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Yankees pitching prospect Chance Adams promoted to Triple-A

New York Yankees pitcher Chance Adams poses for

New York Yankees pitcher Chance Adams poses for a photo during spring training at George M. Steinbrenner Field in Tampa, Florida on Tuesday, Feb. 21, 2017. Photo Credit: Newsday / J. Conrad Williams Jr.

Chance Adams is on the move again, now one step away from the Bronx.

The 22-year-old righthander, among the Yankees’ top arms, became the first of their heralded prospects to be promoted this season when he was elevated from Double-A Trenton to Triple-A Scranton/Wilkes-Barre on Friday night.

“He’s more than ready,” said one opposing team talent evaluator who covers the Yankees’ system and was in Akron on Monday night for Adams’ most recent start. “Looked major league- ready, honestly. Four-power-pitch mix.”

Adams, the Yankees’ fifth-round pick in 2015, went 4-0 with a 1.03 ERA in six starts with Trenton, where he finished last season.

When Adams, who has been considered a potential “fast riser” in the system, and righthander James Kaprielian left spring training, they were seen as possibilities to join the big-league club this season if all went well. Kaprielian, who missed much of last season with a flexor strain, underwent Tommy John surgery last month.

The 6-1, 210-pound Adams has been nothing but dominant since beginning his professional career in 2015 by going a combined 3-1 with a 1.78 ERA in stops with Staten Island, Charleston and high Class A Tampa.

Adams went 5-0 with a 2.65 ERA in 12 starts with Tampa last season before going 8-1 with a 2.07 ERA in 12 starts with Trenton.

Opposing team scouts have raved about Adams — who features a mid-90s fastball that touches 97 mph, a slider, a curveball and a changeup — for much of that time. One NL scout said Adams’ much-touted slider already is a “big-league pitch.”

“Has various hook, slice and sharp downward breaks,” a second AL talent evaluator said of Adams’ slider. “Fastball is a solid above-average pitch and changeup isn’t bad either. Mixes in curveball really well too.”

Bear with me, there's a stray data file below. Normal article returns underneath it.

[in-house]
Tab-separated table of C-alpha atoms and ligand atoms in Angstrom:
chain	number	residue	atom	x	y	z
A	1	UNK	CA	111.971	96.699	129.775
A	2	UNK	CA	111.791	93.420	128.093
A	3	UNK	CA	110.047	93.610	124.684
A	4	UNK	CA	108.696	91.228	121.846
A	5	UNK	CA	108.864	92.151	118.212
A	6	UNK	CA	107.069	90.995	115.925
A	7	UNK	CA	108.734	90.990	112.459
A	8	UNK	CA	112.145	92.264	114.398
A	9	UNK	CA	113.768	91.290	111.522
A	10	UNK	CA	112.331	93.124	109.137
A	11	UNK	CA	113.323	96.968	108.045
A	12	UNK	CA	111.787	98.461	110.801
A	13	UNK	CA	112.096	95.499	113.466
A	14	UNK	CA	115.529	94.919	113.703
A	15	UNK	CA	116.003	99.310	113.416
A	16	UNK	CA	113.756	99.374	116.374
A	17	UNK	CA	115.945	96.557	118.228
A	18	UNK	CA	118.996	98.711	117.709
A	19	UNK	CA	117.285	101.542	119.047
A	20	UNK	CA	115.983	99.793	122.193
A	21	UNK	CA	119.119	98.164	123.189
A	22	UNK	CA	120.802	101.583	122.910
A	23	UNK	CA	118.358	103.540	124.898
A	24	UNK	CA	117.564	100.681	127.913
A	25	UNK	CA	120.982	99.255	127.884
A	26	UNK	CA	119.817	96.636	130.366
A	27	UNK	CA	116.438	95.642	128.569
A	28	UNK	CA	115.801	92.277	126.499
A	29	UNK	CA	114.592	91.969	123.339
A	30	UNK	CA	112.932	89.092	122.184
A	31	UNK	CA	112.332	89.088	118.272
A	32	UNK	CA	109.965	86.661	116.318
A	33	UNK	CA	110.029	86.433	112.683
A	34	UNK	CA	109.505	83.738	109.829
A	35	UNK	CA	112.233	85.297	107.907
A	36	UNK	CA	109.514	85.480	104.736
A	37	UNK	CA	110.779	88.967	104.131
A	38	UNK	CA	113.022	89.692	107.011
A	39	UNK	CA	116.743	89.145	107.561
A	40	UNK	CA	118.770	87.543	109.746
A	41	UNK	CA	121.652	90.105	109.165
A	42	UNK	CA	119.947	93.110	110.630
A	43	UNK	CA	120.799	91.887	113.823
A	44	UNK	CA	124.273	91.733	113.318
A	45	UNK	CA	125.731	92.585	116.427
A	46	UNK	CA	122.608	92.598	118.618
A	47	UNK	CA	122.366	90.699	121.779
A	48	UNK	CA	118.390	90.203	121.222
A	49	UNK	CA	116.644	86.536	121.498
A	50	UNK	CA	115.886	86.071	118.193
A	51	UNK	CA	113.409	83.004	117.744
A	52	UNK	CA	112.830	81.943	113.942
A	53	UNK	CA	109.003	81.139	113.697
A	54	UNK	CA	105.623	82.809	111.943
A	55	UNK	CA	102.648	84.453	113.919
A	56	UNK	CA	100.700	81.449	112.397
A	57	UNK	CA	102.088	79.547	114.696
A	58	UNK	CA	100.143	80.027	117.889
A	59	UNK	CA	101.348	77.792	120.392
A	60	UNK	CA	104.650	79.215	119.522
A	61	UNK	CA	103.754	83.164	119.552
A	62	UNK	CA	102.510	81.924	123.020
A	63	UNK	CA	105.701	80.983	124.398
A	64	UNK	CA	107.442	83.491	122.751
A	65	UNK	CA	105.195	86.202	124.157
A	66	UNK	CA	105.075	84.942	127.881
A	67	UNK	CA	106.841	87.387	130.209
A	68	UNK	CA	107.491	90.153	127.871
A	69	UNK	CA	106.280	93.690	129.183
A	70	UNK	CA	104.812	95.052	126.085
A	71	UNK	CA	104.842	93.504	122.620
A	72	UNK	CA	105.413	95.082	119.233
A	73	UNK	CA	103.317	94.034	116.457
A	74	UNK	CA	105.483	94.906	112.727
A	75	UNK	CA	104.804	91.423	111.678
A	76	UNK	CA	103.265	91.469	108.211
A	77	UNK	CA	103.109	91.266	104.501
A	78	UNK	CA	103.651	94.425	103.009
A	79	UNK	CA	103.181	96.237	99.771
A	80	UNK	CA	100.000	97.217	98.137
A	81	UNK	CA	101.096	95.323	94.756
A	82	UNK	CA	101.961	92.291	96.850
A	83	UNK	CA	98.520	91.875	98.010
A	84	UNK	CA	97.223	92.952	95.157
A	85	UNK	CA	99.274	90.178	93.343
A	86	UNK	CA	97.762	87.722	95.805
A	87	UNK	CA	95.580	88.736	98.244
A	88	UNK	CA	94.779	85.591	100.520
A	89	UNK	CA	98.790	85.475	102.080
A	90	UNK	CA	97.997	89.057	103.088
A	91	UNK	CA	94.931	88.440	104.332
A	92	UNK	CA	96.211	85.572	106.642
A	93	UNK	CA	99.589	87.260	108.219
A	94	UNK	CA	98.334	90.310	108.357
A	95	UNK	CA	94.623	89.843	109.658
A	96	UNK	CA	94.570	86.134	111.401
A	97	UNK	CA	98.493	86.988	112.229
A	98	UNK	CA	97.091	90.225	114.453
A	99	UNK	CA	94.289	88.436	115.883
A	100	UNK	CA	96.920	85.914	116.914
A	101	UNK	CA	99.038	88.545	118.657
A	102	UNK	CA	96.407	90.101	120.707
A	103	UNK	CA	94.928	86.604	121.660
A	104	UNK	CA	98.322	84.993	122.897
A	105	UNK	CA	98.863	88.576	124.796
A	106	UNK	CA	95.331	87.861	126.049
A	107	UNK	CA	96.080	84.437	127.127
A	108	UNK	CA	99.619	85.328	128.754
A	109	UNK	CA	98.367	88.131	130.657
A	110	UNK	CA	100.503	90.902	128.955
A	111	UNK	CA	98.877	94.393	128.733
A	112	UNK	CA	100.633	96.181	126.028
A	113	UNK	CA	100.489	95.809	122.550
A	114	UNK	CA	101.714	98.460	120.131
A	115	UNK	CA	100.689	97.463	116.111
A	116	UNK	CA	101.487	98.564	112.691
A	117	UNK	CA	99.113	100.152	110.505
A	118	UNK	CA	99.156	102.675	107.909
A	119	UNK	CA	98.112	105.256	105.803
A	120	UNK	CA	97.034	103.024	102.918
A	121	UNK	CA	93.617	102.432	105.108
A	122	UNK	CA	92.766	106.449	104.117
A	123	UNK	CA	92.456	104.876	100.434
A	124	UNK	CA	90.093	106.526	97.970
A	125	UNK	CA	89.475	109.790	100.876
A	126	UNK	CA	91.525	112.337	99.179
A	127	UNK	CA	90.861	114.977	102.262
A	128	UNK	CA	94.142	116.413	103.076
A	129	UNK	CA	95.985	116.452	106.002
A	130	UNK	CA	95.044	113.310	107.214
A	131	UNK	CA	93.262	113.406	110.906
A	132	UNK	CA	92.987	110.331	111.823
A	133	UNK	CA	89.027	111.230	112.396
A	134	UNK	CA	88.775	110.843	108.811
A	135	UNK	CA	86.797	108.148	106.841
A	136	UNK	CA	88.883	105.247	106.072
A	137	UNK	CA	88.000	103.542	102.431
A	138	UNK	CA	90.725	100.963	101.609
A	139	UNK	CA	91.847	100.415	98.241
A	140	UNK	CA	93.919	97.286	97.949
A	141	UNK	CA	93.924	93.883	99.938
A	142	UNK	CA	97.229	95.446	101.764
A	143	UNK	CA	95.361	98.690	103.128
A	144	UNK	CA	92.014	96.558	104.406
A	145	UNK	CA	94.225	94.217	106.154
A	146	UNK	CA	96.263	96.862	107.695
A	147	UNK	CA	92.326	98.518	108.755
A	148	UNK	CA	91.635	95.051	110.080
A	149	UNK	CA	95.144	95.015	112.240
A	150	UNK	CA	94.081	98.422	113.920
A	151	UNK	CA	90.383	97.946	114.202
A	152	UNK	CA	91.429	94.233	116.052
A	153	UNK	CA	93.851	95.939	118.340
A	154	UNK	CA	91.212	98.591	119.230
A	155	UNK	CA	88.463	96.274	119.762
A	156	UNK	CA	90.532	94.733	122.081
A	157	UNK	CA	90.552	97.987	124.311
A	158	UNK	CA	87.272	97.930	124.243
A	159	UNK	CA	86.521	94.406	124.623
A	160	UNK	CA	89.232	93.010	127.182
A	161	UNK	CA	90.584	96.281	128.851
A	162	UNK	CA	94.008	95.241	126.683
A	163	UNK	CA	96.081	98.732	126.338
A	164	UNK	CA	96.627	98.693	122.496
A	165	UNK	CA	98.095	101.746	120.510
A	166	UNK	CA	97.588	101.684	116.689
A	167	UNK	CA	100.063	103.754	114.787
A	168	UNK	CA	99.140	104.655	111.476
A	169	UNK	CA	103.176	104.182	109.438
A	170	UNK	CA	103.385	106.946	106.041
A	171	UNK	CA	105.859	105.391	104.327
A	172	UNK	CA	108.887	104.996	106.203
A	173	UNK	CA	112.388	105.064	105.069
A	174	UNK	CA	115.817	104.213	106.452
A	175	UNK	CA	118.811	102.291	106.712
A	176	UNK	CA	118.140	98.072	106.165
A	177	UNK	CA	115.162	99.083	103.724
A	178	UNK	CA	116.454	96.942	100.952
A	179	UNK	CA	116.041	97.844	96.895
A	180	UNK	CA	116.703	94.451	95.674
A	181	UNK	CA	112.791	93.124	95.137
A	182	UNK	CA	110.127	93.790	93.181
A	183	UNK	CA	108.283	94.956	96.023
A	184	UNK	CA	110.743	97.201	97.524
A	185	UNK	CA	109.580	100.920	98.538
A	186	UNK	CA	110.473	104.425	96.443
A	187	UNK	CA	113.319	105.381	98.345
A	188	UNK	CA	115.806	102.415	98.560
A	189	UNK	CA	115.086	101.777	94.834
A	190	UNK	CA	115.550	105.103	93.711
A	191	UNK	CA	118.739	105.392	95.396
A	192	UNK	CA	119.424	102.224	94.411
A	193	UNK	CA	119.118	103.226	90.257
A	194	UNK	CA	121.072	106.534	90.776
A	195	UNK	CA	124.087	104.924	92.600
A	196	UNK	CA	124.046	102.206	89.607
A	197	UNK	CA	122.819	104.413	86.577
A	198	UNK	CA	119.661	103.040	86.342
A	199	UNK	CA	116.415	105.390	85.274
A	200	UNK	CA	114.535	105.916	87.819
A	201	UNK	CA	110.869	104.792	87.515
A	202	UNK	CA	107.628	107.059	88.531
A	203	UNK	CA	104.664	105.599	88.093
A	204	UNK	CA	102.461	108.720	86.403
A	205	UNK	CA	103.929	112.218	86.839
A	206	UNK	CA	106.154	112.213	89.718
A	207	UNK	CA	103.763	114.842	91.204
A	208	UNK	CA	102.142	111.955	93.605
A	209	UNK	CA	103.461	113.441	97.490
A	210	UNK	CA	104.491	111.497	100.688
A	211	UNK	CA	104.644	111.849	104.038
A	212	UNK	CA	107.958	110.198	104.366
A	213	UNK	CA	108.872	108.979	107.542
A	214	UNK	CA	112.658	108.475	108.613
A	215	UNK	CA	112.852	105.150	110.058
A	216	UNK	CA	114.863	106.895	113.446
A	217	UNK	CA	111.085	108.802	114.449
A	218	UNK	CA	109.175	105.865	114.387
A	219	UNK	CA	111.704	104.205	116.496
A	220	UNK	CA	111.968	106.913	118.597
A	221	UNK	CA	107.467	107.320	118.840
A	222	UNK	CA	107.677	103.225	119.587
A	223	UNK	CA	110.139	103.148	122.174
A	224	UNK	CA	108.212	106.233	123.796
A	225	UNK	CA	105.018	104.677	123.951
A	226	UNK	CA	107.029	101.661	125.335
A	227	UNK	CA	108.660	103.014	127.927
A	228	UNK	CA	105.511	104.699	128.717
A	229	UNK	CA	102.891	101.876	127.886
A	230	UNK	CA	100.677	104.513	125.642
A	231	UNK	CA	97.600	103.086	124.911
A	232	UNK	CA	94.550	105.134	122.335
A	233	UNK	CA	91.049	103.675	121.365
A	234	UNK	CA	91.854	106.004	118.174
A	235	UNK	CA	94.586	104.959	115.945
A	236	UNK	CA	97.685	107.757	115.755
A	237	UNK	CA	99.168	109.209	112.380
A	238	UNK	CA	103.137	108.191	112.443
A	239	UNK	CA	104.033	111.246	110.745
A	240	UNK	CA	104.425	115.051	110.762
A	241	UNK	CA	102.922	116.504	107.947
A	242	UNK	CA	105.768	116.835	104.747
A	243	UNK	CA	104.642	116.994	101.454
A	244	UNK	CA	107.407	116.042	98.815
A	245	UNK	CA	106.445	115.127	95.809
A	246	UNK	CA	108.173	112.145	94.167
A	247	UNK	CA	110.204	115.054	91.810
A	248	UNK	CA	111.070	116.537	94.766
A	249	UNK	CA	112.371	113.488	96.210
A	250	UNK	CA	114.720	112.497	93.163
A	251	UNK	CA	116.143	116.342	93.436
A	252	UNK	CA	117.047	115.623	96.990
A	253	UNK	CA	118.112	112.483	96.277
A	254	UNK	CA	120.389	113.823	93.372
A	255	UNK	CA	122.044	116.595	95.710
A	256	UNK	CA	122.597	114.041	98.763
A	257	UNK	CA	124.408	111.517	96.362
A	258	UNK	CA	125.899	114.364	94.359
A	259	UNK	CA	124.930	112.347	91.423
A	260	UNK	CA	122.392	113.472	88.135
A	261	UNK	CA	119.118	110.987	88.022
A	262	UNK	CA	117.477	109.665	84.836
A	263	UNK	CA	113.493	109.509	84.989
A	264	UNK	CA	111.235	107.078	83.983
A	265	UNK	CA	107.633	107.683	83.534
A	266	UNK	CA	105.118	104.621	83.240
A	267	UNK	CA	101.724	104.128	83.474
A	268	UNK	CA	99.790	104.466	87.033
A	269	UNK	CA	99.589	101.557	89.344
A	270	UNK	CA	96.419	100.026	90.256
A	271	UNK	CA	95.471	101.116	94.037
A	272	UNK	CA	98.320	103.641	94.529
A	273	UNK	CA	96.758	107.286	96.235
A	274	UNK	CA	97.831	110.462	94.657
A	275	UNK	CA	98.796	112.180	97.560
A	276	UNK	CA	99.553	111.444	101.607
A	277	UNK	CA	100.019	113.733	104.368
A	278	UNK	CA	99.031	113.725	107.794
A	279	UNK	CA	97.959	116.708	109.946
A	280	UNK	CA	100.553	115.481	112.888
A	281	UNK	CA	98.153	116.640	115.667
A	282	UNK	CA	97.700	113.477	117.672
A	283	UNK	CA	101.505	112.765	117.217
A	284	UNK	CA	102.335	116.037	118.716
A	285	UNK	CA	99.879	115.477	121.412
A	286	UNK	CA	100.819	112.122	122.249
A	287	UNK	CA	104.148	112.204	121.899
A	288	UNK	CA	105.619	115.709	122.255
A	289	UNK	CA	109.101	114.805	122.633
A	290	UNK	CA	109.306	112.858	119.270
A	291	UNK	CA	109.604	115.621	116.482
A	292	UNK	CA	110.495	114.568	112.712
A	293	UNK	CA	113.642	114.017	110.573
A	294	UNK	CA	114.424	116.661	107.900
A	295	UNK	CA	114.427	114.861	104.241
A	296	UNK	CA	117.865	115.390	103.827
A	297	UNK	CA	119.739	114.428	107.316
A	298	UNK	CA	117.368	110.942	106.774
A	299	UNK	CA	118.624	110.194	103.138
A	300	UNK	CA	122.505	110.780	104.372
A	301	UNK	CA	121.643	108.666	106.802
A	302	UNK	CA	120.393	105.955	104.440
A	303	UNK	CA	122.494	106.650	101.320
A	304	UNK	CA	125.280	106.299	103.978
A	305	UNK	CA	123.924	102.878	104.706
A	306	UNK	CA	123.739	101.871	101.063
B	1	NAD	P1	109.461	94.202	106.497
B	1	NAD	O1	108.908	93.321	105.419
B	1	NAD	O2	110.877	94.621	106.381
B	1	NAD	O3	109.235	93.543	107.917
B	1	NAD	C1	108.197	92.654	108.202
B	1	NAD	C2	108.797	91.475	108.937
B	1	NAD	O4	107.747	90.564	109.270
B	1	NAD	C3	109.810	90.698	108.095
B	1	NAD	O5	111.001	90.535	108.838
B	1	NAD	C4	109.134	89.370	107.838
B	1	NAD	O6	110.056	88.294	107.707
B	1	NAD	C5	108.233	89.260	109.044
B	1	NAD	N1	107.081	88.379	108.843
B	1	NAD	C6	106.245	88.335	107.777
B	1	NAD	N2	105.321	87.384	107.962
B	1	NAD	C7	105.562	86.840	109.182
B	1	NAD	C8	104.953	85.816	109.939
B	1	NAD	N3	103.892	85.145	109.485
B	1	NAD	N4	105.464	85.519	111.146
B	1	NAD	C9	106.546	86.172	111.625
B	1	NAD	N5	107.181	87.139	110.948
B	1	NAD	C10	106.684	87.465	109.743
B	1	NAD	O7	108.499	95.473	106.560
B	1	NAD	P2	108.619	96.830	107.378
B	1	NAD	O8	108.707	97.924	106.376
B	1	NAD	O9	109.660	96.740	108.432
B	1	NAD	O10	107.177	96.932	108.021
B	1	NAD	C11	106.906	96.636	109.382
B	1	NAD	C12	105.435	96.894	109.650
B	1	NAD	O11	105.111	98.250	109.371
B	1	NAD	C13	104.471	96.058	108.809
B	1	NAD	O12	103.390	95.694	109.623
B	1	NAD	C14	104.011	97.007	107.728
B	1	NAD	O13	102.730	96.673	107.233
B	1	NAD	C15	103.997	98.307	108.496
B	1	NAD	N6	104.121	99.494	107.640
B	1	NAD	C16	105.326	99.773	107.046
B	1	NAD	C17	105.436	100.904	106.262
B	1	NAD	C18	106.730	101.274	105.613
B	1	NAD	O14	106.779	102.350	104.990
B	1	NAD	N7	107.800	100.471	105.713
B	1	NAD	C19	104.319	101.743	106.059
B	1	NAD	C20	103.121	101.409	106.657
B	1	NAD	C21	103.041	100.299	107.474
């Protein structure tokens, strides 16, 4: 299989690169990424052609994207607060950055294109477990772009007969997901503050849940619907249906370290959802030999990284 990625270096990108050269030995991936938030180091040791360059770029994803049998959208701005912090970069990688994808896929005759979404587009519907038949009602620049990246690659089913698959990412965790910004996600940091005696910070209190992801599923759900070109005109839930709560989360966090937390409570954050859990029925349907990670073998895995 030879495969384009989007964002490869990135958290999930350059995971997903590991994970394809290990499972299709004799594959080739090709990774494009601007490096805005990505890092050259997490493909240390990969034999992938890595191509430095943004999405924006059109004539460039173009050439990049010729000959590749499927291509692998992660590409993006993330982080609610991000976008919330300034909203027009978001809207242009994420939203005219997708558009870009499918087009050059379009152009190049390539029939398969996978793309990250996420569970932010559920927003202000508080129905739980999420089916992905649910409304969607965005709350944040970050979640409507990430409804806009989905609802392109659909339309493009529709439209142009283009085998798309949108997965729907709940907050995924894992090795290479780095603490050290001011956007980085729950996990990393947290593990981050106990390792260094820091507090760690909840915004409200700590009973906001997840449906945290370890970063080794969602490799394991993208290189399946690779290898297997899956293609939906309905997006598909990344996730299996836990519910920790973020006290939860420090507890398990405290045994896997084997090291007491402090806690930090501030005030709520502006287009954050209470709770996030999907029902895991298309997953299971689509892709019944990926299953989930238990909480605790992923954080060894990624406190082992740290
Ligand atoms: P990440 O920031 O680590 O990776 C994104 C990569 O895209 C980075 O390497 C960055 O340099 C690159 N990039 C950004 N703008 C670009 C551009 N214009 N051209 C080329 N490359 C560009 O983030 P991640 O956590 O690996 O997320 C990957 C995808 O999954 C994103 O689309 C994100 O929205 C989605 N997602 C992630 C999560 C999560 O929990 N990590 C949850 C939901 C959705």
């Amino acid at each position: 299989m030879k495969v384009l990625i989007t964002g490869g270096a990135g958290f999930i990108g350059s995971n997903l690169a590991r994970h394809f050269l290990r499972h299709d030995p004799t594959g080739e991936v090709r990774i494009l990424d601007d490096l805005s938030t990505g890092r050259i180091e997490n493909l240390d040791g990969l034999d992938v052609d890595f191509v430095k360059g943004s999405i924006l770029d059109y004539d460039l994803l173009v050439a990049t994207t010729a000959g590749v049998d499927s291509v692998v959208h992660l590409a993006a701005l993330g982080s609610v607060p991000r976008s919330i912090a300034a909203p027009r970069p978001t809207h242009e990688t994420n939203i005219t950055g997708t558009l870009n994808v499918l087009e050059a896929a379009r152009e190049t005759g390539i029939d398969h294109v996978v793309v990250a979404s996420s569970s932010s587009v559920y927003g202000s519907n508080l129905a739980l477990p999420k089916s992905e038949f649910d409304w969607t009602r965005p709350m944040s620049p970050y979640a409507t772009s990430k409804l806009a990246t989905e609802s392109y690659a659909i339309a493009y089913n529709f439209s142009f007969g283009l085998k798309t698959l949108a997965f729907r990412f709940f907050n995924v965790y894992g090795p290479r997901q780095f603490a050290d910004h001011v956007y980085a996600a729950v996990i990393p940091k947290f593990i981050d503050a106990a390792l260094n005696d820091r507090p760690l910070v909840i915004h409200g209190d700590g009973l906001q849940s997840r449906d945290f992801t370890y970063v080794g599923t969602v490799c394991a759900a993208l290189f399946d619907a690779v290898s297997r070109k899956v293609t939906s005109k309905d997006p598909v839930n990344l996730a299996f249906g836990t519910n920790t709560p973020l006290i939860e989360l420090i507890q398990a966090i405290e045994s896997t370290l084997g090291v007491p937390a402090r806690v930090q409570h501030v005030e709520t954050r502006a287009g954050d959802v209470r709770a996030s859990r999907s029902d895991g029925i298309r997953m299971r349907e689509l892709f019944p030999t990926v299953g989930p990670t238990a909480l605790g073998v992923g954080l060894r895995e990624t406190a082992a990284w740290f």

Another NL scout said Adams “has a feel for all of the pitches in [his] selection.”

The scout added Adams’ “competitiveness and mound presence” also stand out.

“The only obstacle will be to get deeper into games, and I think he can overcome that [in Triple-A],” he said.

Adams had his longest outing of the season on Monday in Akron, allowing two runs, eight hits and two walks in seven innings. He struck out five.

“Outstanding seven innings,” said the AL scout who was in Akron. “Fastball was 92-95 with ride, run and sink.”

The evaluator praised Adams’ slider and curveball. “He does a good job of changing speeds on the pitch,” he said of a curveball that ranges from 75 to 82 mph. “One of the few starters that has both a curveball and slider that are out pitches.”

Adams got a brief taste of major-league hitters in spring training, appearing in three games. He allowed one earned run, three hits and six walks in four innings, striking out five.

As general manager Brian Cashman often says about prospects in the system, “performance will dictate” their ascension. Adams clearly had nothing left to prove in Double-A.

Two other highly rated prospects who hope their performances will earn them tickets to Scranton in the near future are Gleyber Torres and Justus Sheffield.

Sheffield, a 21-year-old lefthander who was among the centerpieces of the Andrew Miller deal with the Indians, has been up-and-down, going 1-2 with a 3.86 ERA in six starts.

Then, of course, there is Torres, 20, an infielder considered one of the top prospects in the sport. After a slow start, Torres is hitting .280 with a .362 on-base percentage and .409 slugging percentage. Not one opposing team scout could be found who doesn’t think Torres will be major league-bound sooner rather than later, though the brutal weather has proved to be a challenge. Trenton was rained out again yesterday.

“Misplayed balls at short and second when I saw him and showed poor pitch recognition [at the plate],” said a third AL scout who covers the Yankees’ organization and recently watched Torres play. “They’ve had games rained out and he was not playing well in cold weather. I know he is better, but he was out of whack.”

Numbers by Chance

2017: 4-0, 1.03 ERA, 35 IP, 23 H, 4 ER, 32 Ks, 1.086 WHIP

Minor-league career:

20-2, 2.00 ERA, 0.941 WHIP

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